EHR Data: Privacy vs. Publicacy
Lately, there’s a whole buncha buzz about on this digital healthcare data ownership versus sharing stuff. You know the issue of which I speak: Dr. Deborah Peel, et al, reminding us that the road to healthcare data integration is strewn with personal privacy landmines galore, and then, the NHINers and other data gatherers, like Jonathan Bush’s athenahealth with their recent touting of “athenaCommunity” as one arm of their mission “to make healthcare work as it should.”
This is a tough one, no matter which knife you use to slice it. On the one hand, Dr. Peel is correct that healthcare data once released to the digital winds is “like a sex tape that lives on in perpetuity in cyberspace.” People, especially us rootin’ tootin’ ‘Mericans want our personal privacy protected at virtually any cost. I don’t think any of us want our personal health histories “Paris-ized.” (Although, Ms. Hilton seems to have parlayed her randy exposure into a personal triumph. Regardless, I doubt that’ll work for any of us if our hemorrhoidal or high colonic histories get similarly YouTubed.)
J. Bush is also on the mark, though. Our personal healthcare information needs to be shared in order to be of value. Gone are the days when you have one doctor who spanks your butt when you’re born and follows you through “till death do you part.” We move, change providers, have multiple providers, use Minute Clinics and ERs — i.e., we roam. It is impossible to fathom our healthcare histories making it in timely fashion to the many destinations we do in any version of the old, tattered, paper chart. (Lord, just try to get a faxed report from another provider during the fifteen minutes you have a patient in your office!)
If we didn’t have such cultural issues as racism, ageism, sexism, and “sicko-ism,” maybe we wouldn’t care who sees our psychological or proctological profiles. If we had fully socialized medicine or if we had complete private pay healthcare sans insurance companies, maybe it wouldn’t matter who got what gross genital germ or mental misfire malady. If you get sick, either we all pay (socialized) or you do (tough break, buddy…them’s the cards you’re dealt.)
But, we live here in the land of the free and the home of the individual. We hold our privacy sacrosanct (unless we want to see what Paris has been up to and then the paparazzi have full sway.) We hold many of our prejudices, and the fears we have about others’ bigotry, nearly as holy. Yet, we also live in the land of the insurers/CMS and the home of McDonald’s medicine. We want our healthcare delivered on demand — done right without needless repetition or avoidable error and with minimal co-pays.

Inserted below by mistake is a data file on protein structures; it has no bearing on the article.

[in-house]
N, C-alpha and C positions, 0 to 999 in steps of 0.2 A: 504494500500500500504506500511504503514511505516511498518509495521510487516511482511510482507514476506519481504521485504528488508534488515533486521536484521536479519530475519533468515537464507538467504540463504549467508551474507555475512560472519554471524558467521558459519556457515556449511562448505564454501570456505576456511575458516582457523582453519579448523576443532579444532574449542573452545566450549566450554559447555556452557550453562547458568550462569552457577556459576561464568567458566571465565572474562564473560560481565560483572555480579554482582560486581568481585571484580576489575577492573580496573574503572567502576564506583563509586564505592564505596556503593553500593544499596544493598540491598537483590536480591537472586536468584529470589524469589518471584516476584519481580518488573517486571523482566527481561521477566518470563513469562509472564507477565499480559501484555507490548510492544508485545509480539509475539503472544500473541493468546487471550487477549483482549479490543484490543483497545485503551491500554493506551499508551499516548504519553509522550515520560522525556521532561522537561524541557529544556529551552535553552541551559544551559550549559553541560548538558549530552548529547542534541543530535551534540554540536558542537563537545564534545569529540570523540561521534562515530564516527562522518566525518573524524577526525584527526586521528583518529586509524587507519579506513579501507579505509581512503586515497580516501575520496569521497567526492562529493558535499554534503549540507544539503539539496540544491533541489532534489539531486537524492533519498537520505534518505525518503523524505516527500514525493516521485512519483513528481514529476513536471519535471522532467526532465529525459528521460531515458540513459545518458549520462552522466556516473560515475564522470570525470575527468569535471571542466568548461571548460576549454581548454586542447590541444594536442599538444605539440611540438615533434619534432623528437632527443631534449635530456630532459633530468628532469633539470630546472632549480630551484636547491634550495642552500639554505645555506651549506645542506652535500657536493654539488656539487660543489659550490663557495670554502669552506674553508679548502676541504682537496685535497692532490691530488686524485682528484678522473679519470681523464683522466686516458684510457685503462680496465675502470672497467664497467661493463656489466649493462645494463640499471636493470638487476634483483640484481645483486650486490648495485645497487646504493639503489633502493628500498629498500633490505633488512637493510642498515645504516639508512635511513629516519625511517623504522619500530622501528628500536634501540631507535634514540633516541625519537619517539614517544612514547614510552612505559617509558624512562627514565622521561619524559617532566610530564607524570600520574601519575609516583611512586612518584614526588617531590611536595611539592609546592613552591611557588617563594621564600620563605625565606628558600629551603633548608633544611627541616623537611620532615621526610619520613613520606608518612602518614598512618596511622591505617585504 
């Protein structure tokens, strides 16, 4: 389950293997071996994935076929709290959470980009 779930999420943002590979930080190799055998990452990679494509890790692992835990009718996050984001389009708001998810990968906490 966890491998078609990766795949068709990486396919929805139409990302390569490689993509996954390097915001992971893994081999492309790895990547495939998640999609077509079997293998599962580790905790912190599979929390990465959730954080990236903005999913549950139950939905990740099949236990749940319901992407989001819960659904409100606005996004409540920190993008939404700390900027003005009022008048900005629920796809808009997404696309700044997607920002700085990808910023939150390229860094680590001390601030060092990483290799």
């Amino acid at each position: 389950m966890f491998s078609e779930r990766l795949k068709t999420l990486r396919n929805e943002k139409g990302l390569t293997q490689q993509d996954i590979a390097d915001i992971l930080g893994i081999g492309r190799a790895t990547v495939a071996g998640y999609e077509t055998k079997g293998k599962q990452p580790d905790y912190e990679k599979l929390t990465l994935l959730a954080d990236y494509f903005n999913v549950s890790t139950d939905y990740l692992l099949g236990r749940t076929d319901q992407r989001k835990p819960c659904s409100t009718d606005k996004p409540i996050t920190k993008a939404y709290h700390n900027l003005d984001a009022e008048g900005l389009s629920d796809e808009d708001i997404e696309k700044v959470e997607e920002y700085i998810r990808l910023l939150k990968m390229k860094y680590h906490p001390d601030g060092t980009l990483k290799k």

I was asked to write about this issue by a friend who’s a muckety-muck at a big EHR vendor. I was really hoping I could give him some unique, big toot piece. I’ve thought and thought about it and the wow-ness I’d hoped for seems less like a grand toot and more like an SBD. The eventual solutions for healthcare data privacy versus “publicacy” will be hard-fought and counter-punched for years.
This I know: I have met both Deborah Peel and Jonathan Bush. I’ve listened to each speak on multiple occasions. I like them both and think both are brilliant. I also think both are intimately and ultimately concerned about doing what’s best for patients, providers, and all of healthcare. In this very sticky wicket of personal privacy versus grand communal good, I’m very glad to see both are engaged in this battle, guarding opposite flanks of our healthcare ranks. Our vanguard is well-manned (-womaned.)
From the trenches…
“When it comes to privacy and accountability, people always demand the former for themselves and the latter for everyone else.” – David Brin
Dr. Gregg Alexander, a grunt in the trenches pediatrician, directs the “Pediatric Office of the Future” exhibit for the American Academy of Pediatrics and is a member of the Professional Advisory Council for ModernMedicine.com. More of his blather…er, writings…can be found at his blog, practice web site or directly from email@example.com.